These are bleak days for moral theory in mainstream professional philosophy. At the heart of the matter lies our inability, within contemporary liberal democracies, to come to a consensus on the deep issue of what we are as human beings and where our true good lies. Because of this, any moral theory built on a rich view of human nature and of the good for human beings is automatically viewed with suspicion. And, in fact, there are few such theories around. (...) Instead, the lack of agreement on the deep issue is typically taken as a sign that moral theory should proceed as if there were no philosophical anthropology that yields a true and detailed account of human nature and the good for human beings. The reasoning goes like this: Either there is no such account or, at the very least, no such account has the degree of certitude required for philosophical inquiry. (shrink)
The Cambridge History of Later Medieval Philosophy (CHOLMP) brings together in one volume an impressively large number (47) of short essays (averaging 18 pages) by an impressively large number (41) of able scholars. The final product, sad to report, is something less than impressive.
At a poignant juncture early in Brideshead Revisited, Sebastian, after briefly recounting for Charles his family's rather checkered performance with regard to its Catholicism, remarks, "I wish I liked Catholics more." When Charles replies, "They seem just like other people," Sebastian rebukes him: "My dear Charles, that's exactly what they're not ... It's not just that they're a clique-- as a matter of fact, they're at least four cliques all blackguarding each other half the time--but they've got an entirely different (...) outlook on life; everything they think important is different from other people. They try and hide it as much as they can, but it comes out all the time. It's quite natural, really, that they should. But you see it's difficult for semi-heathens like ... me." Outsiders are often distracted and even mesmerized by the blackguarding. In discussions of the elusive "Catholic character" we have come to expect comments like, "You can't even agree among yourselves what 'Catholic' means; is it any wonder that the rest of us get edgy when we hear of efforts to reinforce the Catholic character of Notre Dame?" Larry's paper helps us to understand a bit better both the significance of these internal disagreements and the fervor with which they are carried on. As he suggests, a true catholicity is marked by a kind of "coincidence of opposites," a plurality within a unity, or perhaps better, a creative anarchy within fixed limits, a volatile mixture of the hierarchical and the charismatic, of the stabilizing and the spontaneous, of St. Peter and St. Paul. Chesterton characterized it as an equilibrium in which the duelling opposites are allowed to become exaggerated just short of the point where the one would wipe out the other: "St. Francis, in praising all good, could be a more shouting optimist than Walt Whitman. St. Jerome, in denouncing all evil, could paint the world blacker than Schopenauer.. (shrink)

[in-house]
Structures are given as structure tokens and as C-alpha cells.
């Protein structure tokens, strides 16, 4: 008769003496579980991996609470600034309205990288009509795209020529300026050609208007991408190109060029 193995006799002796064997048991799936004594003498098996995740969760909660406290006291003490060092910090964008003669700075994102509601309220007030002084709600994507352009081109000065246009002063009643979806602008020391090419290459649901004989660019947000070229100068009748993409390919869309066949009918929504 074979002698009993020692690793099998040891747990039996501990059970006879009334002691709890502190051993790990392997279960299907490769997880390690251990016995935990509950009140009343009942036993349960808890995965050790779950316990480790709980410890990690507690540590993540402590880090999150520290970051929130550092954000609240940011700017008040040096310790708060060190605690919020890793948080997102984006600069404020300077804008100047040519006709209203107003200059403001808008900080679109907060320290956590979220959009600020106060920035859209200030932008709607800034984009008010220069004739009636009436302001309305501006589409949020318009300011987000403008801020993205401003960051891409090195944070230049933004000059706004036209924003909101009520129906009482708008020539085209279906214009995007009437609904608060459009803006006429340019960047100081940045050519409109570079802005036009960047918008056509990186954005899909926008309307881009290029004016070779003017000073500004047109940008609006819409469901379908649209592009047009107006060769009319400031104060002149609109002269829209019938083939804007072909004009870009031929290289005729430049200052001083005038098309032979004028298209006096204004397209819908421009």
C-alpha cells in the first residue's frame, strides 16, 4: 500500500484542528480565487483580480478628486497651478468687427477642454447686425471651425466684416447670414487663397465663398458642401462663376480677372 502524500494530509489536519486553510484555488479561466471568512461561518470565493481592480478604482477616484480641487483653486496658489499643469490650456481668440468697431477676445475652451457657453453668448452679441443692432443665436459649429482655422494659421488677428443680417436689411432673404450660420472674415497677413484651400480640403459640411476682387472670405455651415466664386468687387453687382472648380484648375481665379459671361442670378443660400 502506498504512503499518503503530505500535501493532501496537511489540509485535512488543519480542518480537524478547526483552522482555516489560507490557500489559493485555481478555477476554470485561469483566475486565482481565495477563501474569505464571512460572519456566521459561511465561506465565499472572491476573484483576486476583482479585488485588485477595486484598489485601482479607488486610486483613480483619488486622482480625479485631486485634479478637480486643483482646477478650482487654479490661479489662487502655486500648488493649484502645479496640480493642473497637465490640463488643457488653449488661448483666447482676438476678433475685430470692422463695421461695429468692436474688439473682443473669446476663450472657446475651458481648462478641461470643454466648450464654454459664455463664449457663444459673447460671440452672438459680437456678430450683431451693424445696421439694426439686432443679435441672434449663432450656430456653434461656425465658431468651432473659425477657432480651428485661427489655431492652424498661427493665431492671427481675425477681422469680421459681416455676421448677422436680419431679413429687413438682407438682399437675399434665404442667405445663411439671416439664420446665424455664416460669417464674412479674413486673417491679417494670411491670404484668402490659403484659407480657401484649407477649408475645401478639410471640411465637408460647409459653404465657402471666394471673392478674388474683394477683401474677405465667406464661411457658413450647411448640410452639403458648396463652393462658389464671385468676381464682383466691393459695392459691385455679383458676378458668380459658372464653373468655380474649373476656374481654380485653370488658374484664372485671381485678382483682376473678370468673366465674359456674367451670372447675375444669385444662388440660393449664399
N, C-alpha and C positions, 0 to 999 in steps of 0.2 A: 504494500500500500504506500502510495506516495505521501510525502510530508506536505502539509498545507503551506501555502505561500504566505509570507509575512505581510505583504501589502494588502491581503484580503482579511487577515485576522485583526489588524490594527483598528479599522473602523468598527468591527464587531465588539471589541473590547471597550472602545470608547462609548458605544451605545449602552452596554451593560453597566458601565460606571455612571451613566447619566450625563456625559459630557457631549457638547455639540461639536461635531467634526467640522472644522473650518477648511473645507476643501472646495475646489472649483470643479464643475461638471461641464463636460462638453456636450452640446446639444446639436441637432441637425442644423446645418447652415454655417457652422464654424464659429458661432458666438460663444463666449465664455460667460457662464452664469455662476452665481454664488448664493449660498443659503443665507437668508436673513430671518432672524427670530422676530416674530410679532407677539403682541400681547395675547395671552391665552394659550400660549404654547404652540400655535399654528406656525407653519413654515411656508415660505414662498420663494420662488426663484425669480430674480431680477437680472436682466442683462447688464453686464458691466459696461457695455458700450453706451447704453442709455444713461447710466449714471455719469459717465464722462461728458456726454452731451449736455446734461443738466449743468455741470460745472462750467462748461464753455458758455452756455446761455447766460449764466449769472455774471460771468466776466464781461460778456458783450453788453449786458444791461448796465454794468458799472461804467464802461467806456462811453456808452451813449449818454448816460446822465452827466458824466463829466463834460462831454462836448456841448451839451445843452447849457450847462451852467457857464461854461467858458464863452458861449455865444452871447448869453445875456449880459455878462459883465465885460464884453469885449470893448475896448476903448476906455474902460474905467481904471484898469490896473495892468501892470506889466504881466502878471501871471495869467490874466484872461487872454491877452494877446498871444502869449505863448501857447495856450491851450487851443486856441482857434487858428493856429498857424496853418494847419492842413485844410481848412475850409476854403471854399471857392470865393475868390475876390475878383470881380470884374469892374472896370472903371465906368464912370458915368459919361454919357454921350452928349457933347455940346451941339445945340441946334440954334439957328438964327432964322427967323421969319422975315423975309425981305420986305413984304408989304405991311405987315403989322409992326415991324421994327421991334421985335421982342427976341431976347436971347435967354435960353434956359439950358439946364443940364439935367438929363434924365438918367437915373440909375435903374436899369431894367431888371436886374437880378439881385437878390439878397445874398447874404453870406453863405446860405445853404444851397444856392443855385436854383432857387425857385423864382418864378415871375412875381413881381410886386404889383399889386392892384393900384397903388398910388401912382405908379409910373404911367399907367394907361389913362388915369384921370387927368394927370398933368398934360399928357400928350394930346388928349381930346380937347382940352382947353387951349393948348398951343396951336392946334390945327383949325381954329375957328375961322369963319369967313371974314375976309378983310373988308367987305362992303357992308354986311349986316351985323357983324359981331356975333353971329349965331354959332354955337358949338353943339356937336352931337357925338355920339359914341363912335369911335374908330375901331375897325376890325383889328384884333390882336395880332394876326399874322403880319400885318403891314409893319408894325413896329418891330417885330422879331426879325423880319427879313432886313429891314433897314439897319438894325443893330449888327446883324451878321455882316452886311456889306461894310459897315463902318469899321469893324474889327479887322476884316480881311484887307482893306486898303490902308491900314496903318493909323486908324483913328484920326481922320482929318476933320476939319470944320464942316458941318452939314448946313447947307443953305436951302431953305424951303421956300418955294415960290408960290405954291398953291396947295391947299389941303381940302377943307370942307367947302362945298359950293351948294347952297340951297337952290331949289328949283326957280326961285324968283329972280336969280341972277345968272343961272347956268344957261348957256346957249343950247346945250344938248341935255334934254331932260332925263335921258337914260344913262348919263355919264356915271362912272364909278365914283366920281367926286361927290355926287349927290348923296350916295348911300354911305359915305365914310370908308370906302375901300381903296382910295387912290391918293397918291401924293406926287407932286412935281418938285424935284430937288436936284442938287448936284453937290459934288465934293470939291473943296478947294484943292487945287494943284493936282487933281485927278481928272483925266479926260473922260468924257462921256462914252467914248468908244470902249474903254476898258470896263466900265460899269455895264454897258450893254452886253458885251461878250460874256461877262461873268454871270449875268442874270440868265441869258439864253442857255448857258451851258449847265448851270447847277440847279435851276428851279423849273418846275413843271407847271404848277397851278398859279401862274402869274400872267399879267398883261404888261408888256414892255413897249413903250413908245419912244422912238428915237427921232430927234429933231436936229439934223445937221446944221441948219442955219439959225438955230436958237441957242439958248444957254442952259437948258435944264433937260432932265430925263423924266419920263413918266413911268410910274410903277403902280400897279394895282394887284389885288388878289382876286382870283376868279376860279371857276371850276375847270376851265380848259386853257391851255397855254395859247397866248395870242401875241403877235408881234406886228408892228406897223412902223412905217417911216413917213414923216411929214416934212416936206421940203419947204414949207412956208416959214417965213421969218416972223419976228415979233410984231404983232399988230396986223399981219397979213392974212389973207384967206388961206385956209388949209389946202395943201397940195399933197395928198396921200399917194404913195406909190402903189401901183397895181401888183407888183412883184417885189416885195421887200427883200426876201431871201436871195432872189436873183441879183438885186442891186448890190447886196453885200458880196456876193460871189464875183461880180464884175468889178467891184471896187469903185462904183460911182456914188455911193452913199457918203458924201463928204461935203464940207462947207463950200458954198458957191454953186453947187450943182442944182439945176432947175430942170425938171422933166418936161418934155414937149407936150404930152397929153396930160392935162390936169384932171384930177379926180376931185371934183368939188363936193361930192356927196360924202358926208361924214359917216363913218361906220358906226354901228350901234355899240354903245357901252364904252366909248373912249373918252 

Father Sokolowski advances two theses. The first is that "faculty members who teach theology . . . have a particularly strategic role to play in working out a successful harmony between the university and the Church and between faith and reason." The second is that "in the current controversies about the university and the magisterium, the Church has put itself and its own authority at a disadvantage because of the comprehensive revision of the liturgy that was carried out after the (...) Second Vatican Council . . . [That is], the way the academic world looks at Church authority has been influenced by changes in the Church's liturgy.". (shrink)
In his treatise on justice St. Thomas points out that the virtue of filial piety (pietas), by which we render honor to our parents, fails to satisfy the proper definition of justice because we cannot fully repay our debt to them. The same holds true of the virtue of respectfulness (observantia), by which we render honor to our teachers and guides, all the more if they themselves are virtuous. Ralph McInerny has been teacher and guide to me, and a virtuous (...) one at that. Still, it would be deplorably small-minded merely to call Ralph virtuous without noting the sheer magnificence of his moral and intellectual contributions to the building up of the Kingdom of God on earth. As is only fitting in the Christian dispensation, these contributions have made him an object of scorn in the eyes of some who are less magnanimous than he. But, like Peter and the apostles before him, he has rejoiced at being "judged worthy of ill-treatment for the sake of the Name.". (shrink)